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Version: 0.25

Astronomer CLI Quickstart


Astronomer's open source CLI is the easiest way to run Apache Airflow on your machine.

From the CLI, both Astronomer and non-Astronomer users can create a local Apache Airflow instance with a dedicated Webserver, Scheduler and Postgres Database. Once you initialize a project on Astronomer, you can easily customize your image (e.g. add Python or OS-level packages, plugins etc.) and push that image to run on your local machine.

If you're an Astronomer Software user, you might use the Astronomer CLI to do the following:

  • Authenticate to Astronomer
  • List Astronomer Workspaces and Deployments you have access to
  • Deploy to an Airflow Deployment on Astronomer
  • Create Astronomer Service Accounts, Users and Deployments
  • Append annotations to your Deployment's Pods

This guide provides steps for installing the CLI, initializing an Astronomer project, and deploying to an Airflow instance on your local machine. For more information on specific CLI workflows and features, read the Astronomer CLI Reference Guide.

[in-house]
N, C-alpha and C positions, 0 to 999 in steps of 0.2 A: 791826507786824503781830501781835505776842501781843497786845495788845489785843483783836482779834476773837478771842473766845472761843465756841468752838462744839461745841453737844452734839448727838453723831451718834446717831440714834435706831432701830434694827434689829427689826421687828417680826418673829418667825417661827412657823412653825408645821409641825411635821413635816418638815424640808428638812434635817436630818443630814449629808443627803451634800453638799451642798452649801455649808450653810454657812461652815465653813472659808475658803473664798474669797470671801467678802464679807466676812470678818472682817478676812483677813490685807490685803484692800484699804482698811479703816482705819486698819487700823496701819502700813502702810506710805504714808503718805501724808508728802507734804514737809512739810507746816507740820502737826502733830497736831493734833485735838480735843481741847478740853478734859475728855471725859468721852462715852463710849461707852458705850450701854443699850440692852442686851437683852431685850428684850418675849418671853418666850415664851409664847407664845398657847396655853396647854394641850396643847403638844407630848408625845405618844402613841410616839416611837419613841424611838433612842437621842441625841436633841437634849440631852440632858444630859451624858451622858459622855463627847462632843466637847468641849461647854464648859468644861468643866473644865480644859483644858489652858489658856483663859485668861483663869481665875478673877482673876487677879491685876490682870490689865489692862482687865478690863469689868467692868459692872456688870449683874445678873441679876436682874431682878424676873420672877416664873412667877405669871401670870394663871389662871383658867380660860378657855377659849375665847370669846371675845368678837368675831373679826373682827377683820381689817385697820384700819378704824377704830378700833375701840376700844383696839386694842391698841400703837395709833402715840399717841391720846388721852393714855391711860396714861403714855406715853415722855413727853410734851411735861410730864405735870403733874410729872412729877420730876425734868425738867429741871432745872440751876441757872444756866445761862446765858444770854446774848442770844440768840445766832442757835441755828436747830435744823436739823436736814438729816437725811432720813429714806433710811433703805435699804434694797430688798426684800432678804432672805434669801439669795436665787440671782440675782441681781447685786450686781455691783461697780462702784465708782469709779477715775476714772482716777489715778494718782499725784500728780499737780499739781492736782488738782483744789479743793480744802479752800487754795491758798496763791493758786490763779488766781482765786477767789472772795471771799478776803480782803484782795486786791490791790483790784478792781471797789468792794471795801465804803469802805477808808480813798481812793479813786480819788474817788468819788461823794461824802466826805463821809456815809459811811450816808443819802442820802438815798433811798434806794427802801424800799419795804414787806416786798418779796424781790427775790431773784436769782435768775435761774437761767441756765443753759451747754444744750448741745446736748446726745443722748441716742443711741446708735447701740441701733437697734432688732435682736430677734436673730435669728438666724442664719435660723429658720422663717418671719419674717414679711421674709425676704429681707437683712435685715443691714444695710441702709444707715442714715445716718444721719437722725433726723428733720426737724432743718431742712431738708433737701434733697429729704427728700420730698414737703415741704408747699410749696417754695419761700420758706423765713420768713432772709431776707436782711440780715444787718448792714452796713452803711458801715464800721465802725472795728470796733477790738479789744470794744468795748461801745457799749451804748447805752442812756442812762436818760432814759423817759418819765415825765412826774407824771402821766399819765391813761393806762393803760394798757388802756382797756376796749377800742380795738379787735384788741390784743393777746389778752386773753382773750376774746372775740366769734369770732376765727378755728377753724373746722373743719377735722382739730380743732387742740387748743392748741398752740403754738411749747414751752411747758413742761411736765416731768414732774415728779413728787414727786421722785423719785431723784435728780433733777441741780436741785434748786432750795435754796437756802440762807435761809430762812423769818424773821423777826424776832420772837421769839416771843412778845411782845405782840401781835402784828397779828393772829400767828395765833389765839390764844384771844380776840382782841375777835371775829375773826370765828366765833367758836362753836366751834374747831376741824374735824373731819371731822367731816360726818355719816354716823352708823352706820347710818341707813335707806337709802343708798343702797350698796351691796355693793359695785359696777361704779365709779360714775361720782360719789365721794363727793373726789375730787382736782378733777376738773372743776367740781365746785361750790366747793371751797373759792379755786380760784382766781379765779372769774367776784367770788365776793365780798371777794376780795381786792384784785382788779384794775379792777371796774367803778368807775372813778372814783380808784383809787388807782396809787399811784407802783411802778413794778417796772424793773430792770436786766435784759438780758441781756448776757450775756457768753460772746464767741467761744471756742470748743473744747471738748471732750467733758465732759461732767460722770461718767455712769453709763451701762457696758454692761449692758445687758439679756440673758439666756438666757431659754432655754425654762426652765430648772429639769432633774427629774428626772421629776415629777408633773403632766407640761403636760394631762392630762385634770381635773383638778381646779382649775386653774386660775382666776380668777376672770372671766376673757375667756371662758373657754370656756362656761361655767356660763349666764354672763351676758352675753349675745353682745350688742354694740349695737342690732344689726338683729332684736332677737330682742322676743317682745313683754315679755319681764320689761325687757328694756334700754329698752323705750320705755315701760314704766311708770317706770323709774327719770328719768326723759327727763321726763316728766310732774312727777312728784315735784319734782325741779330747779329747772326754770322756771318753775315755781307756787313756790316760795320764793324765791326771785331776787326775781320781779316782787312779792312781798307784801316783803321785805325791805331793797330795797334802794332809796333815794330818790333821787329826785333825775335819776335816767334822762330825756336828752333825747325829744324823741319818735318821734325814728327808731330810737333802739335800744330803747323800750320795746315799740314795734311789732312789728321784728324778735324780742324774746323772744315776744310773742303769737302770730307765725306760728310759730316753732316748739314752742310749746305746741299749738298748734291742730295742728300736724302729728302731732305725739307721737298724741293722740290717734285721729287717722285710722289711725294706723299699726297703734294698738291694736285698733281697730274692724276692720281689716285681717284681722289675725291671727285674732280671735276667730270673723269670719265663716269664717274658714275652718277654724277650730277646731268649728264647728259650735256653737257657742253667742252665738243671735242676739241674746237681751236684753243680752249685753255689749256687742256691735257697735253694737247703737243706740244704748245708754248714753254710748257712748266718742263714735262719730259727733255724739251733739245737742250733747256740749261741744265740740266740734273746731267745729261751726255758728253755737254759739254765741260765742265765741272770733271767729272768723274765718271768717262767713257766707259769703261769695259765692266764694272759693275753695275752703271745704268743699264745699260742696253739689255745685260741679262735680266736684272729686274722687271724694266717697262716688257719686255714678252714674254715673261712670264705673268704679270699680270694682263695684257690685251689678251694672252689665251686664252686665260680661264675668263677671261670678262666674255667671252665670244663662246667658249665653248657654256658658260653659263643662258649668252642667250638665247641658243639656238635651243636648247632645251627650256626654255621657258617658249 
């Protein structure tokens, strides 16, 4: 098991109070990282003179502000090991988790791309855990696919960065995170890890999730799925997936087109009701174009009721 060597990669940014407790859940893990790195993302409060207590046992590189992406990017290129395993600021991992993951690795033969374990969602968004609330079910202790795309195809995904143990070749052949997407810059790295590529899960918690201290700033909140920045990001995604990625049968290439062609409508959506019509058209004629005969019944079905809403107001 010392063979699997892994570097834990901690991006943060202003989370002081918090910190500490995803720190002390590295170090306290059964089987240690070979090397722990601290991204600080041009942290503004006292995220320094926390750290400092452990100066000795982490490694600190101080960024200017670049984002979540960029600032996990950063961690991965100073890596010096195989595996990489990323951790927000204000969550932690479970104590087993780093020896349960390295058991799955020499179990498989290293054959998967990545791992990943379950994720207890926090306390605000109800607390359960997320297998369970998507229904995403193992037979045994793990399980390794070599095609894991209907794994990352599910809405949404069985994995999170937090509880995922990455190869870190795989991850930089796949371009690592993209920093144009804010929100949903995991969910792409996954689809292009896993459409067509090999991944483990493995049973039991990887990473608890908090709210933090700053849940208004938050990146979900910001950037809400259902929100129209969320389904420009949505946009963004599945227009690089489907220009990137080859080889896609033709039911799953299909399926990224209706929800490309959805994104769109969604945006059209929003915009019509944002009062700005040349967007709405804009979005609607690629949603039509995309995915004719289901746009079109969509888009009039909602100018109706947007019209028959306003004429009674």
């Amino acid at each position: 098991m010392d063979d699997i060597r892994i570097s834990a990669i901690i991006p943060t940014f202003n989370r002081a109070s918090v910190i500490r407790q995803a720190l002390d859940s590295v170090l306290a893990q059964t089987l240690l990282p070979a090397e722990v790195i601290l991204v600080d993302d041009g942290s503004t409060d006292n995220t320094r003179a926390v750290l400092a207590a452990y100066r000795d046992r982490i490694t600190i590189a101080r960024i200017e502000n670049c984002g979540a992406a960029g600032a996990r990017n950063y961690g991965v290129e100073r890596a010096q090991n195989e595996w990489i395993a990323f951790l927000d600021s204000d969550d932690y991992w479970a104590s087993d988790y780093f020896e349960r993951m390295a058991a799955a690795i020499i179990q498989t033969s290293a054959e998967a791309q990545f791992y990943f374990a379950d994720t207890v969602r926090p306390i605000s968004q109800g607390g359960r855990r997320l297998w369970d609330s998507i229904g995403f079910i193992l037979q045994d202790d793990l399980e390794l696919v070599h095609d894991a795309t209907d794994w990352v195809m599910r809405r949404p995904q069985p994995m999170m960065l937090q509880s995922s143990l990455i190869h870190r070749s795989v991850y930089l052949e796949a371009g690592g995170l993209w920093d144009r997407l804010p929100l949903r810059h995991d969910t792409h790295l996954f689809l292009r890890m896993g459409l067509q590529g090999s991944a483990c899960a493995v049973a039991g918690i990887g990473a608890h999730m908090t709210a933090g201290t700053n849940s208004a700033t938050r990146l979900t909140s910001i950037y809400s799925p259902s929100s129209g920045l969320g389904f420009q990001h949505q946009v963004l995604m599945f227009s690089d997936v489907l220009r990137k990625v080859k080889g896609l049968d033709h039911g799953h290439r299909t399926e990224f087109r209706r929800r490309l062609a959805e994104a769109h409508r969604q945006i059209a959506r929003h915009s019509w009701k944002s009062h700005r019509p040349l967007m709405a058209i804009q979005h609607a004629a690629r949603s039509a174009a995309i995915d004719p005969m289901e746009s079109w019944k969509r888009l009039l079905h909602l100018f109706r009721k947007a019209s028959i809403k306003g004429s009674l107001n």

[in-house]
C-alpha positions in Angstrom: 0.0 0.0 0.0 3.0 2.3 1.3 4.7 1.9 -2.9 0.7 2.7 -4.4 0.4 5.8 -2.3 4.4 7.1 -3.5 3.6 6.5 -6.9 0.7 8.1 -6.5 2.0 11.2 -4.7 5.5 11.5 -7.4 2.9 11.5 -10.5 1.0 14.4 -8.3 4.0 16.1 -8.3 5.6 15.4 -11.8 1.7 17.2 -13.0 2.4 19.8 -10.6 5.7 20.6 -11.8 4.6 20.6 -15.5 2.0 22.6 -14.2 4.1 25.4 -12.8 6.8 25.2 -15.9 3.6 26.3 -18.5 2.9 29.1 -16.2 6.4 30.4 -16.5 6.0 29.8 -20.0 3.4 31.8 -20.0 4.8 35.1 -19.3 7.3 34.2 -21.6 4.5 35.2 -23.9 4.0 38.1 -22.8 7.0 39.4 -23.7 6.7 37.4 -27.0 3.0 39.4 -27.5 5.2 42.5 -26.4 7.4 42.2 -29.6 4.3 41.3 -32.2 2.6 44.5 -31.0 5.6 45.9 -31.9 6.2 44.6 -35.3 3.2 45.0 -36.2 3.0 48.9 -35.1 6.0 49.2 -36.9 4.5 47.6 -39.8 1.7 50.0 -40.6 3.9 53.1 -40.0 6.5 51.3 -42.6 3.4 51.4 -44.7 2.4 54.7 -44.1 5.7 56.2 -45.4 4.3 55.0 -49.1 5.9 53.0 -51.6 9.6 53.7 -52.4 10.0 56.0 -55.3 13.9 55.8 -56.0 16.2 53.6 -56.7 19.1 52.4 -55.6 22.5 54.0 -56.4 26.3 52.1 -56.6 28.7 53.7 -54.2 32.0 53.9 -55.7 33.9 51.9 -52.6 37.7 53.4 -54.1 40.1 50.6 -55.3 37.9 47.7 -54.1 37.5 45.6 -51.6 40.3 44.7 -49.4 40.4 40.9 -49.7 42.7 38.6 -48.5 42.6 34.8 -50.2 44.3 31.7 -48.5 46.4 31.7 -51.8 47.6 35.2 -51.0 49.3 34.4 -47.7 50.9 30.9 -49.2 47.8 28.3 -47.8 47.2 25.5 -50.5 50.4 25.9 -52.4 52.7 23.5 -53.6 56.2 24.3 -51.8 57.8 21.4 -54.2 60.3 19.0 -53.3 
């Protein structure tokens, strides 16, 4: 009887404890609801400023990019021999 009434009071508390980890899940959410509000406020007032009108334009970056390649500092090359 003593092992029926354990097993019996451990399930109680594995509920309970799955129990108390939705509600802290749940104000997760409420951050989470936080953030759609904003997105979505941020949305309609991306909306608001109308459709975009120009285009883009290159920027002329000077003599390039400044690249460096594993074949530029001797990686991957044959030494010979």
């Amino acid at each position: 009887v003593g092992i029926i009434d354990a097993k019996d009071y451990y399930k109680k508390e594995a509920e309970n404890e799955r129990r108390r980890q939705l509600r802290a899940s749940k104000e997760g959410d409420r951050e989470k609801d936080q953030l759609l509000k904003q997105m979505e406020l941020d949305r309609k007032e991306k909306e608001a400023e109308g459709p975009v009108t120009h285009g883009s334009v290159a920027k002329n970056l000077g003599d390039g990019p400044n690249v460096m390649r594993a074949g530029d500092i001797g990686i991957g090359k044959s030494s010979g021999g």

Step 1: Install the Astronomer CLI

There are two ways to install any version of the Astronomer CLI:

Note: Both methods only work for Unix (Linux+Mac) based systems. If you're running on Windows 10, follow this guide to get set up with Docker for WSL.


The Astronomer CLI installation process requires Docker (v18.09 or higher).

Install with Homebrew

To install the latest supported version of the Astronomer CLI, run:

brew install astro@0.25

Install with cURL

To install the latest supported version of the Astronomer CLI, run:

curl -sSL | sudo bash -- 0.25.2

Install the CLI on macOS Catalina+:

As of macOS Catalina, Apple replaced bash with ZSH as the default shell. Our CLI install cURL command currently presents an incompatibility error with ZSH, sudo and the pipe syntax.

If you're running macOS Catalina and beyond, do the following:

  1. Run sudo -K to reset/un-authenticate
  2. Run the following to install the CLI properly:
curl -sSL | sudo bash -s < /dev/null

Install the CLI on Apple M1 Machines

To install the Astronomer CLI on a machine with an Apple M1 chip, you must use Homebrew. Because the Astronomer CLI does not yet have an ARM64 build, installing it via Homebrew on a machine with an Apple M1 chip requires a few additional steps:

  1. Run the following command to install the x86_64 version of Homebrew:

    arch -x86_64 /bin/bash -c "$(curl -fsSL"
  2. Confirm that the script successfully installed Homebrew on /usr/local.